HANG TIME HEADQUARTERS (NEW JERSEY BUREAU) — The days after the NBA Draft are the time for fans and reporters to get to know their team’s new players.
Team executives, of course, have nothing but good things to say about the guys they picked. They’re quick to tell you that they had the player(s) higher on their draft board than the spot at which they were actually selected.
These players will prove some of the executives right, and they’ll prove some of them wrong. For now, let’s just learn about the league’s new faces…
Mary Schmitt Boyer of The Plain Dealer takes us back to the childhood of No. 1 pick Kyrie Irving, in a must-read profile…
Though he is just 19, his life already has been filled with sadness and success. There have been many changes and an equal number of accomplishments thanks in large part to his father, Drederick, known as Dred.
“After my name was called [Thursday], I wanted to hug my father for 10 minutes, knowing that all the hard work had led to this moment,” Irving said.
Irving, who promised his father he would earn his degree in five years, comes across as intelligent, polite and mature for his age. His father calls him an “old soul.” On Thursday at the NBA draft in New Jersey, and then again on Friday in Cleveland, that father stayed mostly in the background watching and trying to come to terms with what has happened.
Jeff McDonald of the San Antonio Express-News profiles new Spur Kawhi Leonard…
Though still only a teenager, Leonard has learned the hard way not to take life for granted.
As a high school freshman in Moreno Valley, Calif., Leonard didn’t play basketball because he couldn’t find a ride to tryouts. In 2008, Leonard’s father, Mark, was shot and killed at the Los Angeles carwash where he worked, and where young Kawhi had spent countless afternoons helping scrub exteriors.
For Leonard, it was a brutish lesson in how the world can change in an instant. Fast forward to Saturday morning in San Antonio.
“I woke up on an NBA team,” Leonard said.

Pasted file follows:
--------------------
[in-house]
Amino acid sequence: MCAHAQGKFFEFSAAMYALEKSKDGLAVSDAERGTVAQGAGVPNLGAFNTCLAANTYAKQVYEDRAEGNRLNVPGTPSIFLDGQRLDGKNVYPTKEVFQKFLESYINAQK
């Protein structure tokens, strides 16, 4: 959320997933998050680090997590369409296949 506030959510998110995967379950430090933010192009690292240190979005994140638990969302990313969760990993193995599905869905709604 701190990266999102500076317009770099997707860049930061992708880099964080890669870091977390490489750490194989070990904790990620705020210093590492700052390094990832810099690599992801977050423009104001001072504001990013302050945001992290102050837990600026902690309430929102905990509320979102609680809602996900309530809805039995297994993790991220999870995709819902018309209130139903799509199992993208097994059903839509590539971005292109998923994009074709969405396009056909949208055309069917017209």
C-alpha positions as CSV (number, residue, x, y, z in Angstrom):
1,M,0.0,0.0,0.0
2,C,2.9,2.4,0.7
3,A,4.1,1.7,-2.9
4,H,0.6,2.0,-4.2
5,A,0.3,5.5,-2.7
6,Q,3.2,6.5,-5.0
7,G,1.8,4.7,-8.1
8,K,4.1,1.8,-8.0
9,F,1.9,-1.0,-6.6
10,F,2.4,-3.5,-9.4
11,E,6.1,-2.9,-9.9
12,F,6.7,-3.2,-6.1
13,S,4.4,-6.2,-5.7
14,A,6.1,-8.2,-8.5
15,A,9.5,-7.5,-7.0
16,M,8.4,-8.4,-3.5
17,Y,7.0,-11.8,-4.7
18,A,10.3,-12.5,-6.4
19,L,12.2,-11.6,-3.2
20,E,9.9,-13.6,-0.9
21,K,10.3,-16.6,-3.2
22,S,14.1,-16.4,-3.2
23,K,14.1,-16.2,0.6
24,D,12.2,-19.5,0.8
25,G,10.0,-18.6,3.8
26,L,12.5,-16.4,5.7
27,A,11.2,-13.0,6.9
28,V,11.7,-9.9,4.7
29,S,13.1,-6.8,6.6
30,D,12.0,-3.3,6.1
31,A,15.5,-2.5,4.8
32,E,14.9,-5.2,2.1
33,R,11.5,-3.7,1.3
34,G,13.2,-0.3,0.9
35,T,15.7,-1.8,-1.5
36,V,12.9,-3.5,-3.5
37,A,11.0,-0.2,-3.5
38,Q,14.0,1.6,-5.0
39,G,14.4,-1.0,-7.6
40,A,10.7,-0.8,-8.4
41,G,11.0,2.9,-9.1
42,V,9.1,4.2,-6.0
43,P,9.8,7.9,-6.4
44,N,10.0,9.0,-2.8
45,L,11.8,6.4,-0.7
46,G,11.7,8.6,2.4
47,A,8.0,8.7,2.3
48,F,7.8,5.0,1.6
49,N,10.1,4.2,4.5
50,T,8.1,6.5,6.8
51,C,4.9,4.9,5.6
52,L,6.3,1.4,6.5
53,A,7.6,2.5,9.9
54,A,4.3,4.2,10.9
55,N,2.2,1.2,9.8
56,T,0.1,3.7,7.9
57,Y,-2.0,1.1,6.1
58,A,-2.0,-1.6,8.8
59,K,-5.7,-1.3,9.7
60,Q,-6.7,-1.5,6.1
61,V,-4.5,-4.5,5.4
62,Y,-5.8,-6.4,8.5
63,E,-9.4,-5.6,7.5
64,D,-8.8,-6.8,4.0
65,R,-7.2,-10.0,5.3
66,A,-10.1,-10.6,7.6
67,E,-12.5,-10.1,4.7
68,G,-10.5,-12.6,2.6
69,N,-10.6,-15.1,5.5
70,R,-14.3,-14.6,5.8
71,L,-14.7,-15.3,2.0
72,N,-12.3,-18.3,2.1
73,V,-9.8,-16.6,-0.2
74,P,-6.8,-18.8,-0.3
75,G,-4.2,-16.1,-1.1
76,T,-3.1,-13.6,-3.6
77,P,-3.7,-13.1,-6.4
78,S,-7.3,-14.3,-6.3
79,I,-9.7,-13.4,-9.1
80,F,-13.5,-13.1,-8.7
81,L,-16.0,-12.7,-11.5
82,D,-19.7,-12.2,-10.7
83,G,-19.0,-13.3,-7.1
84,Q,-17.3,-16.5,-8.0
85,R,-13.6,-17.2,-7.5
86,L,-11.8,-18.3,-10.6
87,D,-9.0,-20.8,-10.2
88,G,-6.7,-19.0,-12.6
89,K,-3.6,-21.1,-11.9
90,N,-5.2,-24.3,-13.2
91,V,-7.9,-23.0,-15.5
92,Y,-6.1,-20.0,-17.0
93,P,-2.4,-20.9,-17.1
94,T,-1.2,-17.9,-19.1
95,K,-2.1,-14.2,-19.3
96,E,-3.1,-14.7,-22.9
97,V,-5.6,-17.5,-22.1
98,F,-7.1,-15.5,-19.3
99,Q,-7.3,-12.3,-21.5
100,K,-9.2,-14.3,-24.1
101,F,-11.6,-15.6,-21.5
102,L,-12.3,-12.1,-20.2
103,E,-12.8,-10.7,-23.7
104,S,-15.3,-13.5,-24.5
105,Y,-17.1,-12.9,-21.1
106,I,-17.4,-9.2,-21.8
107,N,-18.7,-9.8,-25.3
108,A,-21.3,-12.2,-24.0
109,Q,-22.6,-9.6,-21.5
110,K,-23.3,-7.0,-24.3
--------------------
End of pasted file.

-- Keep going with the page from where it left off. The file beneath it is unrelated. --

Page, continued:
Leonard’s forte is defense and rebounding, a skill set that dovetails with Spurs coach Gregg Popovich’s stated goal of restoring the team’s defensive edge.
“It’s not like they’re going to have to tell me to play defense,” Leonard said. “I already take pride in it.”
Michael Lee of the Washington Post wonders if Wizards fans will love Jan Vesely as much as the fans of Partizan Belgrade do…
Jan Vesely’s final game with Partizan Belgrade was coming to a close nearly three weeks ago, his club well on its way toward winning its 10th consecutive Serbian title. He went to the bench, hugged and high-fived his teammates, and was overwhelmed by the sound. For several minutes, thousands of fans at Pionir Hall bobbed up and down — including a handful waving lit flares — and most were serenading Vesely, screaming his name.
“Ve-se-ly! Ve-se-ly! They chanted to him like he was the king,” said James Gist, the former Good Counsel and Maryland star who was a teammate of the Washington Wizards’ top choice in the 2011 draft last season in Serbia, as he recalled the scene in the closing seconds of the championship game against Hemofarm. “He was the face of Partizan. He was Partizan’s icon.”
Vesely didn’t let the moment go to waste, as he applauded the fans right back, hopped up on the scorer’s table and boisterously pumped his fists. When fans mobbed the floor afterward, Vesely began jumping with them, and it wasn’t long before he was nearly disrobed, still gleefully bouncing around.
“That was the best moment,” Vesely said with a grin. “I really liked that.”
The easy comparison of Butler’s story is drawn to “The Blind Side,” Michael Lewis‘ best-selling book and later a movie about Michael Oher, the Ravens’ first-round pick in 2009.
Butler bounced around on his own for four years, but he spent his senior year of high school and then breaks and summers from Tyler (Texas) Junior College and Marquette University with the Lamberts.
Unlike Oher, Butler never talked about his situation until predraft interviews with NBA executives. He shared it sparingly with others throughout his teenage years. His high school coach didn’t know Butler’s situation until he moved in with the Lamberts. Marquette teammates didn’t ask him much about his upbringing until Michelle Lambert, who is white, and Michael Lambert, who is black, showed up for Senior Night.
“I’m not used to people knowing my story. When people ask me, I’m still hesitant to talk about it. … I just wanted to be a normal person with a normal family.”